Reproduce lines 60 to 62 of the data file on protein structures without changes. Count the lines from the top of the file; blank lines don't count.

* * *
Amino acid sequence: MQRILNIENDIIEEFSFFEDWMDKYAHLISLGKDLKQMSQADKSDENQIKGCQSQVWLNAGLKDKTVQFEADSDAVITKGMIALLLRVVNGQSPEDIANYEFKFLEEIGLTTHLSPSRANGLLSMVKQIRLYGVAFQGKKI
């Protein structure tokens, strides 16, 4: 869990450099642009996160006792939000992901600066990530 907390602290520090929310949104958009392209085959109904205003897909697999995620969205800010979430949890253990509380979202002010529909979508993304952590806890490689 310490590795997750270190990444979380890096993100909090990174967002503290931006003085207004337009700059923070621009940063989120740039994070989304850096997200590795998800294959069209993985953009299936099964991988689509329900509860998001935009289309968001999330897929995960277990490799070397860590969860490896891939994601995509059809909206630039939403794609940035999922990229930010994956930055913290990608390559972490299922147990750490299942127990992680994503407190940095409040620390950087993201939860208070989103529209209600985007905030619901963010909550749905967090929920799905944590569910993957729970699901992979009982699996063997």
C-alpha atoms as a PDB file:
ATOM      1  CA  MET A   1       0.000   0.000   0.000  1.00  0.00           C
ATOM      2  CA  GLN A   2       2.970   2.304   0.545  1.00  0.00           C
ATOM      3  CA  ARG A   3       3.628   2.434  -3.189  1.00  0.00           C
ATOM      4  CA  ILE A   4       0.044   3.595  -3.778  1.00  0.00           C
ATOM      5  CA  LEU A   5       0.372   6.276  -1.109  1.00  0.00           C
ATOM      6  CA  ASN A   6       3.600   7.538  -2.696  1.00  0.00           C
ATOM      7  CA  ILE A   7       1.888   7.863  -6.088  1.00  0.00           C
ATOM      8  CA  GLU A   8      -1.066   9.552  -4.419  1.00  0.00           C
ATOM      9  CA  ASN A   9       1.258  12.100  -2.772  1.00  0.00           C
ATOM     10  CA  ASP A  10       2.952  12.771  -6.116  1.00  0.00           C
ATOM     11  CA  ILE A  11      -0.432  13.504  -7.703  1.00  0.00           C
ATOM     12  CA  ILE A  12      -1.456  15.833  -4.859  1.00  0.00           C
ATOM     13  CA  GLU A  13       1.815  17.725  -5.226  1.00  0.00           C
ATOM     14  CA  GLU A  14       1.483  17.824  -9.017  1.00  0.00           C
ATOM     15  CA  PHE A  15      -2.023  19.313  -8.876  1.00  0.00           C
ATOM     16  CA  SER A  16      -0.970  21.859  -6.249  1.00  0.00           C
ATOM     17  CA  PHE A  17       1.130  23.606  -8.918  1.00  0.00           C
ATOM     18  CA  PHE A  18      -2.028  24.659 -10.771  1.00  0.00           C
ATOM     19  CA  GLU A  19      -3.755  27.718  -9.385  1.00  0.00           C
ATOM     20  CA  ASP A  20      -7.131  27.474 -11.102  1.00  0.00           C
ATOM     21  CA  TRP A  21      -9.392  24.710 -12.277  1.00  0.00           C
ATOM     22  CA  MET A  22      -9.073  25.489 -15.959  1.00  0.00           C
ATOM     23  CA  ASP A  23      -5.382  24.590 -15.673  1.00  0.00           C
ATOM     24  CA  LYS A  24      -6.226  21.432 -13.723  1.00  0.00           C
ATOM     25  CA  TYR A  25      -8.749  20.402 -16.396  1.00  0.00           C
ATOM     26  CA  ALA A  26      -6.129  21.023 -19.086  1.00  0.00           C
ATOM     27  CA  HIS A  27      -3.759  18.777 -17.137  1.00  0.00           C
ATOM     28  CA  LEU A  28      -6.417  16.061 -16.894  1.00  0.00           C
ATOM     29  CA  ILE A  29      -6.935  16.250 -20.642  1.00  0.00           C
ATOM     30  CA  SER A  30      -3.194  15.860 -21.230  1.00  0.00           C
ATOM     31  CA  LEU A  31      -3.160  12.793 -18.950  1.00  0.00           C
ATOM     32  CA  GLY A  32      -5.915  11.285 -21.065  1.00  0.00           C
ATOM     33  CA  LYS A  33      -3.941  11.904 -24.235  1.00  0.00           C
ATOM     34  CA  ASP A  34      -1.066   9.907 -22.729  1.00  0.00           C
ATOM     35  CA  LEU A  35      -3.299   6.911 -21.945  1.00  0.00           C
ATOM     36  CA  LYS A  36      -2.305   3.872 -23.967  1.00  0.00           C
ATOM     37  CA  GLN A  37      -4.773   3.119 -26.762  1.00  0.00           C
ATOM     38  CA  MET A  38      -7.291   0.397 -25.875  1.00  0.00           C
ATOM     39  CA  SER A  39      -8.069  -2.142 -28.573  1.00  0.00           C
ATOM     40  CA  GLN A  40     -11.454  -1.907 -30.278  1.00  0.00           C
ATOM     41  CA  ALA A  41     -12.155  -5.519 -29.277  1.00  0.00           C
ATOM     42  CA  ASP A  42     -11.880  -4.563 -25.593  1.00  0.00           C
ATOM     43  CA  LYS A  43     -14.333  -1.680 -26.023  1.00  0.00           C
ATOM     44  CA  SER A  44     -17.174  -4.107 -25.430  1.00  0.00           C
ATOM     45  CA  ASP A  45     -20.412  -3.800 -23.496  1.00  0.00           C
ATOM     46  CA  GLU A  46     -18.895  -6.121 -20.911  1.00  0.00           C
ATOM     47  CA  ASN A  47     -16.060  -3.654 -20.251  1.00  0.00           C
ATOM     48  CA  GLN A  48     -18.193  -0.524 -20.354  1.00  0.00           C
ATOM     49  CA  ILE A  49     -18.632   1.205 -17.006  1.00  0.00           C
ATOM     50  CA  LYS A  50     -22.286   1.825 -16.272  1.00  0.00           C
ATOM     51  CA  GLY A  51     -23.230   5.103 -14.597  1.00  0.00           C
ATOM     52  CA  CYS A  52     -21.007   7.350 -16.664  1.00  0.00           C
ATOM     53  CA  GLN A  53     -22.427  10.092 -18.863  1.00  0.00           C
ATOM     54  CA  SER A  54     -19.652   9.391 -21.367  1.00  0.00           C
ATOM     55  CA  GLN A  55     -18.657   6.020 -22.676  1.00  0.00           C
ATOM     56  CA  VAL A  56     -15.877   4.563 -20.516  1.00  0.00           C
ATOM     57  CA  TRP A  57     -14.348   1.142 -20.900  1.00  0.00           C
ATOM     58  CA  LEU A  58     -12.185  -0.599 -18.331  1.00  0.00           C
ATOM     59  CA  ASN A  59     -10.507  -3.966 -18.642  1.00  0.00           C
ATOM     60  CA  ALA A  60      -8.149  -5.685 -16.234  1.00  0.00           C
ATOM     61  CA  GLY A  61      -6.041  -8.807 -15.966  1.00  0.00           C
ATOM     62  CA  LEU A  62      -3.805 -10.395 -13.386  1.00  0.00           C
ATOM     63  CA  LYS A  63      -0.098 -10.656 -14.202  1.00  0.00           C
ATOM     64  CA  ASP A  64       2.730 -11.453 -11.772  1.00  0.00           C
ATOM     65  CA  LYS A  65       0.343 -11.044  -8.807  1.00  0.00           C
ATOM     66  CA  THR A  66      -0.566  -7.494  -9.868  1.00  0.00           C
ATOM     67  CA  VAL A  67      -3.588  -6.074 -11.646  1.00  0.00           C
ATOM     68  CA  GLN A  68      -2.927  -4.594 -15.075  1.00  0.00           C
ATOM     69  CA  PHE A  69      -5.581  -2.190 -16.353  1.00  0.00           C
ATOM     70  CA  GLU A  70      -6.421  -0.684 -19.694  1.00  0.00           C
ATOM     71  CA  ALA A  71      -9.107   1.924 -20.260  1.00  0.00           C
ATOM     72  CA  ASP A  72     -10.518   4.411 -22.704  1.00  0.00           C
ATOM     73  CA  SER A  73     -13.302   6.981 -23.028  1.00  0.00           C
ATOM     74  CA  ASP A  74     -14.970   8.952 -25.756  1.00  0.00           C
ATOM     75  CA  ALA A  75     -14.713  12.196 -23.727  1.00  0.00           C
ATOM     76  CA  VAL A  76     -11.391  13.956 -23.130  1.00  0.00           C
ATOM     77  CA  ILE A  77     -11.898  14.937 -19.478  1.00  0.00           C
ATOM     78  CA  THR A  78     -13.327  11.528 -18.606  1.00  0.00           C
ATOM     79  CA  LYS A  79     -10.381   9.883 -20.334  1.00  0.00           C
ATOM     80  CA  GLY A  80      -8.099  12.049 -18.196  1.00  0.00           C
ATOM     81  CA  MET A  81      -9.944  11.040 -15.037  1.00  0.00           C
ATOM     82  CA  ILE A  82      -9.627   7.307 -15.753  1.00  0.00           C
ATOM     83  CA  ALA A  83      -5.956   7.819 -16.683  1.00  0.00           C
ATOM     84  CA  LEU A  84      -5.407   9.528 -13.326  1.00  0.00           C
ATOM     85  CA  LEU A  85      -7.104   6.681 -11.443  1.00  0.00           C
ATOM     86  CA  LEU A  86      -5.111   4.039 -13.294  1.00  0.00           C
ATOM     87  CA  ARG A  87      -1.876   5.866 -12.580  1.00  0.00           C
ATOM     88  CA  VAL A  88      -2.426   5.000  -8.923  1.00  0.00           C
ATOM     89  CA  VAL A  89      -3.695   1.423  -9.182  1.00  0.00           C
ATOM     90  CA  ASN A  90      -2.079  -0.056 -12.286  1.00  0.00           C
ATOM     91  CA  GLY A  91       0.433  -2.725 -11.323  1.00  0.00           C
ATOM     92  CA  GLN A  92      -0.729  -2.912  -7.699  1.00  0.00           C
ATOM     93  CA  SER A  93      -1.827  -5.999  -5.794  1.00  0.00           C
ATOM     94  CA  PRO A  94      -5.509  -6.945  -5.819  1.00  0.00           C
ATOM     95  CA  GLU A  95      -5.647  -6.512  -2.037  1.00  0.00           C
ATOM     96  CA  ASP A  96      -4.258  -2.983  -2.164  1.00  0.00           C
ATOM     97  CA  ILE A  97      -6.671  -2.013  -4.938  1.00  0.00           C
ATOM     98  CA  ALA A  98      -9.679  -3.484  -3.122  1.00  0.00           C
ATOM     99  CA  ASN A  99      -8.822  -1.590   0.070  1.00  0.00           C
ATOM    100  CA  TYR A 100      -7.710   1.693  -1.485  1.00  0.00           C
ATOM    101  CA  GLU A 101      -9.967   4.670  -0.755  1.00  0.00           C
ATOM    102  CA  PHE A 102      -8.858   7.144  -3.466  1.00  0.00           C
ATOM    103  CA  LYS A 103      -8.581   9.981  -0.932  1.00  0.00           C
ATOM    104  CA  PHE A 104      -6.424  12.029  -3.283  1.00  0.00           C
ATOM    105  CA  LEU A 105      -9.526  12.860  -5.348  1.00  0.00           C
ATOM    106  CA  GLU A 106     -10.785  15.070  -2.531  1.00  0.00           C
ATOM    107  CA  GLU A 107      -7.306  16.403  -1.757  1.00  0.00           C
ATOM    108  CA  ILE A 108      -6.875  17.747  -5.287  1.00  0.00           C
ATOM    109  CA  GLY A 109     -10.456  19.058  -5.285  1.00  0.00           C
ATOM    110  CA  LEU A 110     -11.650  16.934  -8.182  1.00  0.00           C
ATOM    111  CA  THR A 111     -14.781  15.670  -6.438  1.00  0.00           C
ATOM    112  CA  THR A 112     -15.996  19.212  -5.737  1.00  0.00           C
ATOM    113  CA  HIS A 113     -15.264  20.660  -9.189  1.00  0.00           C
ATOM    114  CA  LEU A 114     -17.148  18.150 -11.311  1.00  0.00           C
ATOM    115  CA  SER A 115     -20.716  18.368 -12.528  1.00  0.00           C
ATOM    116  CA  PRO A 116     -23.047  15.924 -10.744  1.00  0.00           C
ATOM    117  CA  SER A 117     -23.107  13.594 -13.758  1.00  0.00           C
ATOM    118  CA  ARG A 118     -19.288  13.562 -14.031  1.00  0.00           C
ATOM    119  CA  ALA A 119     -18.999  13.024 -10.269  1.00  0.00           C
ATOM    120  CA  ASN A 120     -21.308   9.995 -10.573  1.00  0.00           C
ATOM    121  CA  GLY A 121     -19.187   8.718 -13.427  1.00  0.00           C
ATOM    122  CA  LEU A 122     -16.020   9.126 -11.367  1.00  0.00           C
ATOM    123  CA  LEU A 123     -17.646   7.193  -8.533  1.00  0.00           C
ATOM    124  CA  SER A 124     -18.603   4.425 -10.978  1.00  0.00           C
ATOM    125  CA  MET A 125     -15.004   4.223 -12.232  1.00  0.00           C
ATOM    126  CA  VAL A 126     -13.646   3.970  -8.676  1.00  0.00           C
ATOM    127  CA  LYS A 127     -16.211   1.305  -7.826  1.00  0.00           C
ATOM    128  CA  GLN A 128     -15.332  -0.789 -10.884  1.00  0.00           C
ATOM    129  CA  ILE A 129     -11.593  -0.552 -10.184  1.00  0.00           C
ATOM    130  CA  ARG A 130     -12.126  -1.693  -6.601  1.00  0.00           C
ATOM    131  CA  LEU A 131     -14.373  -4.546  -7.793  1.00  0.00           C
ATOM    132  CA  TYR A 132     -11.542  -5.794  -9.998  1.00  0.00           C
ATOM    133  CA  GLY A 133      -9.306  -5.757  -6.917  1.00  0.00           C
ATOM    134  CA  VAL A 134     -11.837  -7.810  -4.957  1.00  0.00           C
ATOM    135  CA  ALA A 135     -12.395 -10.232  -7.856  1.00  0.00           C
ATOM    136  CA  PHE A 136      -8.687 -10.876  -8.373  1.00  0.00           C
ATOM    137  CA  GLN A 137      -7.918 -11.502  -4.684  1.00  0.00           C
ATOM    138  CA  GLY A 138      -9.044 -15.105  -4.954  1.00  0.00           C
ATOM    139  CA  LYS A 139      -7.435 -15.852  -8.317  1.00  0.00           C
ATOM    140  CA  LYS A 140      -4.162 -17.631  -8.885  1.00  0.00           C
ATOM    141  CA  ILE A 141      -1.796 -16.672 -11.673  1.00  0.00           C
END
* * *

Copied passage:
ATOM     57  CA  TRP A  57     -14.348   1.142 -20.900  1.00  0.00           C
ATOM     58  CA  LEU A  58     -12.185  -0.599 -18.331  1.00  0.00           C
ATOM     59  CA  ASN A  59     -10.507  -3.966 -18.642  1.00  0.00           C